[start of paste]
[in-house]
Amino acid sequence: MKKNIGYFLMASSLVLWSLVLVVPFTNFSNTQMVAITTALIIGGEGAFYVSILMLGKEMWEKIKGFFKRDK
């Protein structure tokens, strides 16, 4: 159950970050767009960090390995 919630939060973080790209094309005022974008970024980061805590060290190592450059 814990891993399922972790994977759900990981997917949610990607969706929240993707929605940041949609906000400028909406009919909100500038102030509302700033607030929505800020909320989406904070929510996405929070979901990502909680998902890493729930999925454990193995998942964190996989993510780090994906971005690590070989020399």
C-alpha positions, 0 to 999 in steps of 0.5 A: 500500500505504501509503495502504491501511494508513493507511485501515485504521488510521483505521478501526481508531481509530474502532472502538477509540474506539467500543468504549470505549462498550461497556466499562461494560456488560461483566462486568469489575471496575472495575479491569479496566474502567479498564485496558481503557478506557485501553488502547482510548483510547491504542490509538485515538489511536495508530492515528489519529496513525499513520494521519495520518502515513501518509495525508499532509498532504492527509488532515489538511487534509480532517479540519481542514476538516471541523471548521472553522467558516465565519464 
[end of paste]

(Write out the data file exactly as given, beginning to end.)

[in-house]
Amino acid sequence: MKKNIGYFLMASSLVLWSLVLVVPFTNFSNTQMVAITTALIIGGEGAFYVSILMLGKEMWEKIKGFFKRDK
């Protein structure tokens, strides 16, 4: 159950970050767009960090390995 919630939060973080790209094309005022974008970024980061805590060290190592450059 814990891993399922972790994977759900990981997917949610990607969706929240993707929605940041949609906000400028909406009919909100500038102030509302700033607030929505800020909320989406904070929510996405929070979901990502909680998902890493729930999925454990193995998942964190996989993510780090994906971005690590070989020399």
C-alpha positions, 0 to 999 in steps of 0.5 A: 500500500505504501509503495502504491501511494508513493507511485501515485504521488510521483505521478501526481508531481509530474502532472502538477509540474506539467500543468504549470505549462498550461497556466499562461494560456488560461483566462486568469489575471496575472495575479491569479496566474502567479498564485496558481503557478506557485501553488502547482510548483510547491504542490509538485515538489511536495508530492515528489519529496513525499513520494521519495520518502515513501518509495525508499532509498532504492527509488532515489538511487534509480532517479540519481542514476538516471541523471548521472553522467558516465565519464 